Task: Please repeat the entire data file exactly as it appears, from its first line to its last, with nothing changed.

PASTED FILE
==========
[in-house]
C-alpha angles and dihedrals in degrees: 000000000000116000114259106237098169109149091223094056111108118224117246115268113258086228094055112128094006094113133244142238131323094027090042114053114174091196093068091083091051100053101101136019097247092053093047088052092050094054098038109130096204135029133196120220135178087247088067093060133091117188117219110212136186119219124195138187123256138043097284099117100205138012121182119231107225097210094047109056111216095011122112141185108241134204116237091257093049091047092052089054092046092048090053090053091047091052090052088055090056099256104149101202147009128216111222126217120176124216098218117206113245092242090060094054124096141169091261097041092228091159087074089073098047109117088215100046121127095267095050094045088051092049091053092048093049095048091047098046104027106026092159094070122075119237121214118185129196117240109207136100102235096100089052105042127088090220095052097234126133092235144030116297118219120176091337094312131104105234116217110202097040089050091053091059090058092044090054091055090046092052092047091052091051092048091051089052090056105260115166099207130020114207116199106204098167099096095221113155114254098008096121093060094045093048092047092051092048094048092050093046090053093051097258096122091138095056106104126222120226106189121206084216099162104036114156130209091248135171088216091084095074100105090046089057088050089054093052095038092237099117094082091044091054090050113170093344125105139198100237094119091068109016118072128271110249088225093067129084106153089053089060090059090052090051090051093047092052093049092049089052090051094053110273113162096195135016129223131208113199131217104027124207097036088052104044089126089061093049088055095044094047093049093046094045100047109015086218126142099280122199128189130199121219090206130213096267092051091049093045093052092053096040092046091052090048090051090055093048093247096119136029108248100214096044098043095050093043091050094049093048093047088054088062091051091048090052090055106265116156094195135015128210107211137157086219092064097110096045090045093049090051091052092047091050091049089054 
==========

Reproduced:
[in-house]
C-alpha angles and dihedrals in degrees: 000000000000116000114259106237098169109149091223094056111108118224117246115268113258086228094055112128094006094113133244142238131323094027090042114053114174091196093068091083091051100053101101136019097247092053093047088052092050094054098038109130096204135029133196120220135178087247088067093060133091117188117219110212136186119219124195138187123256138043097284099117100205138012121182119231107225097210094047109056111216095011122112141185108241134204116237091257093049091047092052089054092046092048090053090053091047091052090052088055090056099256104149101202147009128216111222126217120176124216098218117206113245092242090060094054124096141169091261097041092228091159087074089073098047109117088215100046121127095267095050094045088051092049091053092048093049095048091047098046104027106026092159094070122075119237121214118185129196117240109207136100102235096100089052105042127088090220095052097234126133092235144030116297118219120176091337094312131104105234116217110202097040089050091053091059090058092044090054091055090046092052092047091052091051092048091051089052090056105260115166099207130020114207116199106204098167099096095221113155114254098008096121093060094045093048092047092051092048094048092050093046090053093051097258096122091138095056106104126222120226106189121206084216099162104036114156130209091248135171088216091084095074100105090046089057088050089054093052095038092237099117094082091044091054090050113170093344125105139198100237094119091068109016118072128271110249088225093067129084106153089053089060090059090052090051090051093047092052093049092049089052090051094053110273113162096195135016129223131208113199131217104027124207097036088052104044089126089061093049088055095044094047093049093046094045100047109015086218126142099280122199128189130199121219090206130213096267092051091049093045093052092053096040092046091052090048090051090055093048093247096119136029108248100214096044098043095050093043091050094049093048093047088054088062091051091048090052090055106265116156094195135015128210107211137157086219092064097110096045090045093049090051091052092047091050091049089054 